Sunday, October 13, 2013

High Functioning Autism Speaks Continues Betrayal of 50% of Autism Spectrum With Intellectual Disability

Autism Speaks continues its betrayal of the 50% of persons on the autism spectrum, those with intellectual disability, those for whom  autism is a disorder not a superior way of thinking or the possible subject of a new TV comedy series or a career as a well paid "autism" advocate with "Autism" Speaks. 

In the October 11 2013 blog "An Emphasis on Strength: Finding Fulfilling Employment" Sarah Andrews, Autism Speaks Coordinator of Adult Services, and mother of two sons with autism, talks about the interests of her two sons "on the spectrum".  Ms. Andrews offers the current feel good drivel that is circulated widely now and which simply pushes aside, as the DSM5 does, those with severe autism disorders, specifically those with serious intellectual disabilities ... global developmental delay:

"Focus on your child's strengths and interests and hopefully he 
or she will find a career that is fulfilling and rewarding." 

This may come as a shock to Ms Andrews and the rest of the Very High Functioning Autism Speaks organization but most children receive an autism disorder diagnosis because of their deficits, not because of their strengths or interests.   Many families are literally trying to live each day with their severely autistic, intellectually disabled child, usually a son, to the best of the PARENTS ability. Some lose the battle when an autistic child goes missing and is found in the worst of circumstances.  Some deal with noise levels, and chaotic conditions, that can result in threats of eviction from apartments and condominiums as is now occurring in Ottawa. Some see self injurious behavior in their child on a regular basis. Some struggle to communicate with their child.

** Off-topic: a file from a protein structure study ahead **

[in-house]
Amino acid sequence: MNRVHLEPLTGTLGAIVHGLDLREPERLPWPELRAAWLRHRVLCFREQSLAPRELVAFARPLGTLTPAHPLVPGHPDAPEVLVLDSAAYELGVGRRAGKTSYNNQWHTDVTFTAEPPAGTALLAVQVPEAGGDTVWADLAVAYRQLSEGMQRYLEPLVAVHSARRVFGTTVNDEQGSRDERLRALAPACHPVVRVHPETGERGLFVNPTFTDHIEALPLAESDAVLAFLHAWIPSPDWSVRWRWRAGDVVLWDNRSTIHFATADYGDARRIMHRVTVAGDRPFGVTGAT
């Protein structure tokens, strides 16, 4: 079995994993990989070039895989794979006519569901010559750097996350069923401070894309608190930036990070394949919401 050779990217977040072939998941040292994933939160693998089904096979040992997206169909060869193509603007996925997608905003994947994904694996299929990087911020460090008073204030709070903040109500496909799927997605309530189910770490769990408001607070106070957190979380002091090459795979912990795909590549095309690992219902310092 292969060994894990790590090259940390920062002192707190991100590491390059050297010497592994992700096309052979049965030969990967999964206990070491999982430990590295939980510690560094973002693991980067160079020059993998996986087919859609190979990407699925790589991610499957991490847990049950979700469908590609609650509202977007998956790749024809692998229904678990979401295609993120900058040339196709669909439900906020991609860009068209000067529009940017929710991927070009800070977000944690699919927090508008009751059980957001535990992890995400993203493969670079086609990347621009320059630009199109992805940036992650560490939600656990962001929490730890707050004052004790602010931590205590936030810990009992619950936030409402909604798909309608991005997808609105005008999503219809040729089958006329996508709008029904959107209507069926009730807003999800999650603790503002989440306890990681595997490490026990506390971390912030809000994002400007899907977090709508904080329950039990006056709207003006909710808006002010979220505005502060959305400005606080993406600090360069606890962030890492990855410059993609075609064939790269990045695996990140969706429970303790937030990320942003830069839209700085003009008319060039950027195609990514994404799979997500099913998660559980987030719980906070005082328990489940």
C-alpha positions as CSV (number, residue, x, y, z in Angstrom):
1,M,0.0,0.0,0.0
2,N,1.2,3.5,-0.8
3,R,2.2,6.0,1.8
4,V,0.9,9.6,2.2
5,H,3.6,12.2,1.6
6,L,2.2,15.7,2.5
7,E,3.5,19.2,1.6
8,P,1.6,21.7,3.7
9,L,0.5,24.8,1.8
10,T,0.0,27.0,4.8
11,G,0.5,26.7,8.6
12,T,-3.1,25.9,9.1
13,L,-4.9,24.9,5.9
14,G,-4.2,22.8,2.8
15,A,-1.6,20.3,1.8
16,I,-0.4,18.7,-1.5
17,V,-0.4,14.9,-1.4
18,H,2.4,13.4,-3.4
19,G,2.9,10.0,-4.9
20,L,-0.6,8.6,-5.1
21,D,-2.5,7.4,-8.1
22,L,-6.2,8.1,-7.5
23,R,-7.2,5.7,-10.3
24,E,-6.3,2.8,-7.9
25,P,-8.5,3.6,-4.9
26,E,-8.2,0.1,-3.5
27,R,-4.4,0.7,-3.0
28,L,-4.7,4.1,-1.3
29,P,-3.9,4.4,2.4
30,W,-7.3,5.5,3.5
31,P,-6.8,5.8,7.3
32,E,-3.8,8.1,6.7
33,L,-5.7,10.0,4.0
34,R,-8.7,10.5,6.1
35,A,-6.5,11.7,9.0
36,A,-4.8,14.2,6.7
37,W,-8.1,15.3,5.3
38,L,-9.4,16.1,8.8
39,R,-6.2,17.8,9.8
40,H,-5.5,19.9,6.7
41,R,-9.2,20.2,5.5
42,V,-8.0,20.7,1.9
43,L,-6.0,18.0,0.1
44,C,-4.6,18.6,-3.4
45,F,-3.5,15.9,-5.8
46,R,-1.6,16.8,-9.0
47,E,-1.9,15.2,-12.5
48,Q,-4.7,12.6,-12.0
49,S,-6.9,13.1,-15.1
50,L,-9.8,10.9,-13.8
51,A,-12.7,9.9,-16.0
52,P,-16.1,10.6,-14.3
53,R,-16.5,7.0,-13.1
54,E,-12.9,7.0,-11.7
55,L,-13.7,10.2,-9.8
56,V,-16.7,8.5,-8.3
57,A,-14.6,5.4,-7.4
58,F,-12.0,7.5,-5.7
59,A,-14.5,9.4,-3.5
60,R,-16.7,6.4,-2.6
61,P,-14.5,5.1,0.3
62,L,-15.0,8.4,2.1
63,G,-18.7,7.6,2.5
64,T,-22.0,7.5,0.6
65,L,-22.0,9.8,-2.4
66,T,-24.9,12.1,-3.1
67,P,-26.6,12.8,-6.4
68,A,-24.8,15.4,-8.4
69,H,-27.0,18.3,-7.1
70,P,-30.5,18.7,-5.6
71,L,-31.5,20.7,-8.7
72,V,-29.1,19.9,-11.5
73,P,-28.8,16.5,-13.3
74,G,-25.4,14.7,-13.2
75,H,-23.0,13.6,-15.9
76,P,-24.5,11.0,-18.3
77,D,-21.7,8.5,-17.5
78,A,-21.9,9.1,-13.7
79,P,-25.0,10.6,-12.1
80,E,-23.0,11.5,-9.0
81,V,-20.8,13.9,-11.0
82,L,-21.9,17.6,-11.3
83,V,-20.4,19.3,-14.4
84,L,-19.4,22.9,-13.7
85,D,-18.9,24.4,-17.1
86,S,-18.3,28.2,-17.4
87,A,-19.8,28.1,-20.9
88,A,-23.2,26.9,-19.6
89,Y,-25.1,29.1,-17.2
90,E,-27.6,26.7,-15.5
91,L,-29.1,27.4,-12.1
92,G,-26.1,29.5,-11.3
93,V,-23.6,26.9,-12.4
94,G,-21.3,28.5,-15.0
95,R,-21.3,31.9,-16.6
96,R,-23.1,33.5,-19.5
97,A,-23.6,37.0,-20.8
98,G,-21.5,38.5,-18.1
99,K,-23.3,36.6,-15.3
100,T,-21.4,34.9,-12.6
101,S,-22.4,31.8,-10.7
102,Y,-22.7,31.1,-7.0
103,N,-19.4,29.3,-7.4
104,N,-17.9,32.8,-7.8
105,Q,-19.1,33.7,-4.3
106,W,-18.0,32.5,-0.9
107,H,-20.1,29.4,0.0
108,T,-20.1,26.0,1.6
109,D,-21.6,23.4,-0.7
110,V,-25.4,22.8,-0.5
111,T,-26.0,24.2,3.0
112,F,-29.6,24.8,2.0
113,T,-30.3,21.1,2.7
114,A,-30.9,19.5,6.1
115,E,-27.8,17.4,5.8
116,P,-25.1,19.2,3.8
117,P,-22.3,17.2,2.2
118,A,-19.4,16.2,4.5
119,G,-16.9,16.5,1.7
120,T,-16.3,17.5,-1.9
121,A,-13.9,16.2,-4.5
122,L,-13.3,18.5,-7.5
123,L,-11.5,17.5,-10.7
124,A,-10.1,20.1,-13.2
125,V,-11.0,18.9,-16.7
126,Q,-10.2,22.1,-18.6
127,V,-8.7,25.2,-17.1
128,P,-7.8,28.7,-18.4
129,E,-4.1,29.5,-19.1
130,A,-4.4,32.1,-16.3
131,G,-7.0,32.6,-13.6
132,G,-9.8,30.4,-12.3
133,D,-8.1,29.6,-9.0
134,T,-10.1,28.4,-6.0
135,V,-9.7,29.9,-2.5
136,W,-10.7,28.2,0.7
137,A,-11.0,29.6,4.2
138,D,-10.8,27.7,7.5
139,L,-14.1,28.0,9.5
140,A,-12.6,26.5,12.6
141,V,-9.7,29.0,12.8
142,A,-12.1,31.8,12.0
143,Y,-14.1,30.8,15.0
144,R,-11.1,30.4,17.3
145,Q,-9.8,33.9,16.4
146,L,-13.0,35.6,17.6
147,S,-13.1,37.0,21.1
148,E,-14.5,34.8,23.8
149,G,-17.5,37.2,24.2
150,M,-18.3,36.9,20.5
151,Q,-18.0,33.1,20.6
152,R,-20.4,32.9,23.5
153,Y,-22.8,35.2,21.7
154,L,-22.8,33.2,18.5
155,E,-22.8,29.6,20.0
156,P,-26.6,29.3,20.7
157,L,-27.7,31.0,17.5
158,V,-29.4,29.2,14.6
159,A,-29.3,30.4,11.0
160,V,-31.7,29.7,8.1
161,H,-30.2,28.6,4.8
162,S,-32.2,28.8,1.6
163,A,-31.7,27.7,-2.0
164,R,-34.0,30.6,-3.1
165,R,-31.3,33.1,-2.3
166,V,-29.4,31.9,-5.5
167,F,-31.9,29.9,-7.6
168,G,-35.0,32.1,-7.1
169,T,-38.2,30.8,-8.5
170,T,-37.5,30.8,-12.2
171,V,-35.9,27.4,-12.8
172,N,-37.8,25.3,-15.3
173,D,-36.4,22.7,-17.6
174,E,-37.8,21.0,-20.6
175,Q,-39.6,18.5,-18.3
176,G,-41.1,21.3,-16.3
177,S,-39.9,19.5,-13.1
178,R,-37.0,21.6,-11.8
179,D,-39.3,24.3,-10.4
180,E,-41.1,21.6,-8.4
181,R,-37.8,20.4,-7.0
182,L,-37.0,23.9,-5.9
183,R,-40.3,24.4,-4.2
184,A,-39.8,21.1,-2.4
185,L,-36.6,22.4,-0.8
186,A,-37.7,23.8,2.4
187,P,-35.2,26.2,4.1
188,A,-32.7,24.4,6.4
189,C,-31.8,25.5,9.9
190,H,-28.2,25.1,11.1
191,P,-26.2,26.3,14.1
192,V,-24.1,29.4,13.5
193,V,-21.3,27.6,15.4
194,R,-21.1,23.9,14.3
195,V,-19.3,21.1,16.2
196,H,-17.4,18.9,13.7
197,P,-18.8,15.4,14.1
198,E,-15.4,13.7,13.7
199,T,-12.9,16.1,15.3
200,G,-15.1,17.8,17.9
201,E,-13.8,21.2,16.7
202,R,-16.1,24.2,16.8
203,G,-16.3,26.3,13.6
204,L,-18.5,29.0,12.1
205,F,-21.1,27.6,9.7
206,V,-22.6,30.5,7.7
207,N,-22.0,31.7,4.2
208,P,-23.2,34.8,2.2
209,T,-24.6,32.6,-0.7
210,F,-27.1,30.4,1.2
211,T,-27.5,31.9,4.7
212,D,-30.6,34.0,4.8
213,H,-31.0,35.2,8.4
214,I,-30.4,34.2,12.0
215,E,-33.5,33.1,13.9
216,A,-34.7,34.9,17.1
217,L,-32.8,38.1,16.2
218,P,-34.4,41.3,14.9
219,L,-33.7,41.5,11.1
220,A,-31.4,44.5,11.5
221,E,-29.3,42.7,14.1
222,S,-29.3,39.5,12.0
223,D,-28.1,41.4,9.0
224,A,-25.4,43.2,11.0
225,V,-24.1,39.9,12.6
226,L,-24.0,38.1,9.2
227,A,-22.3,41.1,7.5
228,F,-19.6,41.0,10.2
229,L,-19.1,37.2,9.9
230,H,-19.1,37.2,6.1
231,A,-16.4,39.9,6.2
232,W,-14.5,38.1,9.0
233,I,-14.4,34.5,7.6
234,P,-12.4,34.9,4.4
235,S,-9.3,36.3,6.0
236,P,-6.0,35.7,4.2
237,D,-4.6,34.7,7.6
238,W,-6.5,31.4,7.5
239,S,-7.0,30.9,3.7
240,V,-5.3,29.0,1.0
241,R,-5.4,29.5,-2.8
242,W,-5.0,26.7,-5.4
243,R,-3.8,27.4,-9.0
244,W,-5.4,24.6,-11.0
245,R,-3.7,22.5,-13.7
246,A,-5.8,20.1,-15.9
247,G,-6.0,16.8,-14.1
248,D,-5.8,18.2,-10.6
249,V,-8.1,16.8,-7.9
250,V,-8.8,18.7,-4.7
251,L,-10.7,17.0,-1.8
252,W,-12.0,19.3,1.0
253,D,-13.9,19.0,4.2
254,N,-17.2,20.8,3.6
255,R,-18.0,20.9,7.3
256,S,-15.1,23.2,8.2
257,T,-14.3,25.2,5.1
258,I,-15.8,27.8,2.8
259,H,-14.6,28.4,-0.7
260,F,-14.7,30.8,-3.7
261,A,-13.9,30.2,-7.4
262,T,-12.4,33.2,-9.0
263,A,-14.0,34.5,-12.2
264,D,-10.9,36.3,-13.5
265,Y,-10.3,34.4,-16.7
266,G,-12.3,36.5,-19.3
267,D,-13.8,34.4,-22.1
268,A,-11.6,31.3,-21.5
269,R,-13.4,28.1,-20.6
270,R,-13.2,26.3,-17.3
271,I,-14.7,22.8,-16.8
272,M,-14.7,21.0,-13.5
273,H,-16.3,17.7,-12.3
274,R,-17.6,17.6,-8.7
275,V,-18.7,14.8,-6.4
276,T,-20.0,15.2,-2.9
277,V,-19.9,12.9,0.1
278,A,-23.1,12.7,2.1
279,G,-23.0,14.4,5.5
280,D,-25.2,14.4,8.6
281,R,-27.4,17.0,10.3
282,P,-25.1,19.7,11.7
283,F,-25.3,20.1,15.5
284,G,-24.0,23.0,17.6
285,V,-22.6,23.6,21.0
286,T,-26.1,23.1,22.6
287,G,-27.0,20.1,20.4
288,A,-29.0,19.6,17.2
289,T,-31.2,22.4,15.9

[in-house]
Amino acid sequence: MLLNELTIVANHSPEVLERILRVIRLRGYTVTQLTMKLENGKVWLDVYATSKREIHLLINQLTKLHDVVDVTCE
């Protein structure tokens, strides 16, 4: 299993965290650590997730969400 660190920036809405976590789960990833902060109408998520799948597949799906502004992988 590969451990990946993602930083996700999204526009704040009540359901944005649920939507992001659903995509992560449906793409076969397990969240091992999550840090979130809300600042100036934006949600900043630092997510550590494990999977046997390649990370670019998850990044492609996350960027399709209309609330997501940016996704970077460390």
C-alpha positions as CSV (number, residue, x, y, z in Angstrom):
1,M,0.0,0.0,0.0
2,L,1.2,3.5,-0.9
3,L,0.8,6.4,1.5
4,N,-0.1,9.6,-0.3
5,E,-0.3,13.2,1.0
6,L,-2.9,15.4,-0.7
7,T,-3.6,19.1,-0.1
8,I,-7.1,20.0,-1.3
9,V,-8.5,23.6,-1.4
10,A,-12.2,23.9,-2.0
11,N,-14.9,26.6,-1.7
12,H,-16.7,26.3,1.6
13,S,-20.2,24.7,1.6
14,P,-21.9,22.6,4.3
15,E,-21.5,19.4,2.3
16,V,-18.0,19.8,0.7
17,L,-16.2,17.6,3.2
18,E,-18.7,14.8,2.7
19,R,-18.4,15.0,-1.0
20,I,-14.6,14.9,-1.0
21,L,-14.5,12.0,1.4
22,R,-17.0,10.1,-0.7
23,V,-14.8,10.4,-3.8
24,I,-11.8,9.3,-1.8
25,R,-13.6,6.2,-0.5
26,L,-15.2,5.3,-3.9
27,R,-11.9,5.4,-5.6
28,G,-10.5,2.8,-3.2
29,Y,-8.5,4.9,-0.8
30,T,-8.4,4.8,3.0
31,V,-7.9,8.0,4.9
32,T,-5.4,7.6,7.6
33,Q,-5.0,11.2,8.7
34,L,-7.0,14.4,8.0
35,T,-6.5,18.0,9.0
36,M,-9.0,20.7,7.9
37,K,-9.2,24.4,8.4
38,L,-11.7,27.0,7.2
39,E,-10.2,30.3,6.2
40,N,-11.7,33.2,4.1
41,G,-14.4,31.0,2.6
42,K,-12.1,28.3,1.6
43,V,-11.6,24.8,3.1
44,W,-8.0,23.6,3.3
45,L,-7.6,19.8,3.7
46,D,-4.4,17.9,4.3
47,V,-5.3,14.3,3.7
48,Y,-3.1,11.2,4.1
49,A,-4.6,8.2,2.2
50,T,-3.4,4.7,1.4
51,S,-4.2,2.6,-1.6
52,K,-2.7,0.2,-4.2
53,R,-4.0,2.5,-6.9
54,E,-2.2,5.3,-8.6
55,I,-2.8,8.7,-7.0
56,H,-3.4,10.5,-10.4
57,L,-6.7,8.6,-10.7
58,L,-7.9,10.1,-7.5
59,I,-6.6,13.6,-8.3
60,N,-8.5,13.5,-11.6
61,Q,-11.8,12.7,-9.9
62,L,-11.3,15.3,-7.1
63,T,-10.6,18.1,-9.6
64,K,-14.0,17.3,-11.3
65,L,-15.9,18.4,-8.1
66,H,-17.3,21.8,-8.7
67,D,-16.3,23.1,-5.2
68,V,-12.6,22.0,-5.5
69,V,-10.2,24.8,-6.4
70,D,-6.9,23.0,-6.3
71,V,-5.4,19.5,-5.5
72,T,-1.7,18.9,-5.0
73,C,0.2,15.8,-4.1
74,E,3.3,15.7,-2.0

The corporate officers at High Functioning Autism Speaks are reportedly well paid.  They should offer more than feel good platitudes and meaningless tripe as advice to parents dealing with their child’s harsh realities.  The corporate officers at High Functioning Autism Speaks should at least PRETEND they care about the 50% of the autism spectrum with intellectual disabilities. At the very least they should not engage in the misrepresentation of autism challenges to the world at large. 


Ian MacGregor said...

6We chose to remove ourselves from a second story condominium. Kassie, my daughter was a stomper, still is, and she was also a table-tipper, that has stopped.

One day she turned on the water in a bathroom sink. We didn't hear it running, but eventually as it was hot water, the smoke alarm went off. I saw that the water was inches think on the bathroom floor.

I ran down and knocked on my downstairs neighbor's door. I ended up waking her up. When she opened the door I could see a curtain of water raining on her living room. I apologized, and as we were talking,
upstairs the stomping started, and the dining table was tipped over. It was incredibly loud. We had talked about moving for sometime, but I decided then and there to do so.

My insurance paid the damages, but that's not the end of it. We were called by the escrow officer dealing with the place we planned to move. The news was that the insurance company was refusing to take on the new place, because of the claim. on the old one. Escrow was due to close in a few days, I was able to find someone to insure the place, so things worked out in the end.

I don't know the situation of the eviction on Ottawa, but if its anything like the situation above, it is understandable

Anonymous said...

I am walking your road, Harold, right down to the seizures, including elopements, SIBs, intellectual disability... I have seen my husband kicked out of the military, our house burned down, and have had my arm broken. I get it. Autism Speaks is NOT my son's autism - which doesn't speak.

That being said, I try to always look for strengths and interests. Call me a cockeyed optimist, but certainly there are interests and develop-able skills, and life needs to be more than bouncing from one 'incident' to the next. That keeps me going on the moderately bad days (the really bad days don't allow time to think!) This awareness has proved useful working with professionals, who often get caught up in reacting to crap, primarily looking to keep the system running smoothly. It is appropriate for people to have strengths and interests - with or without a Dx.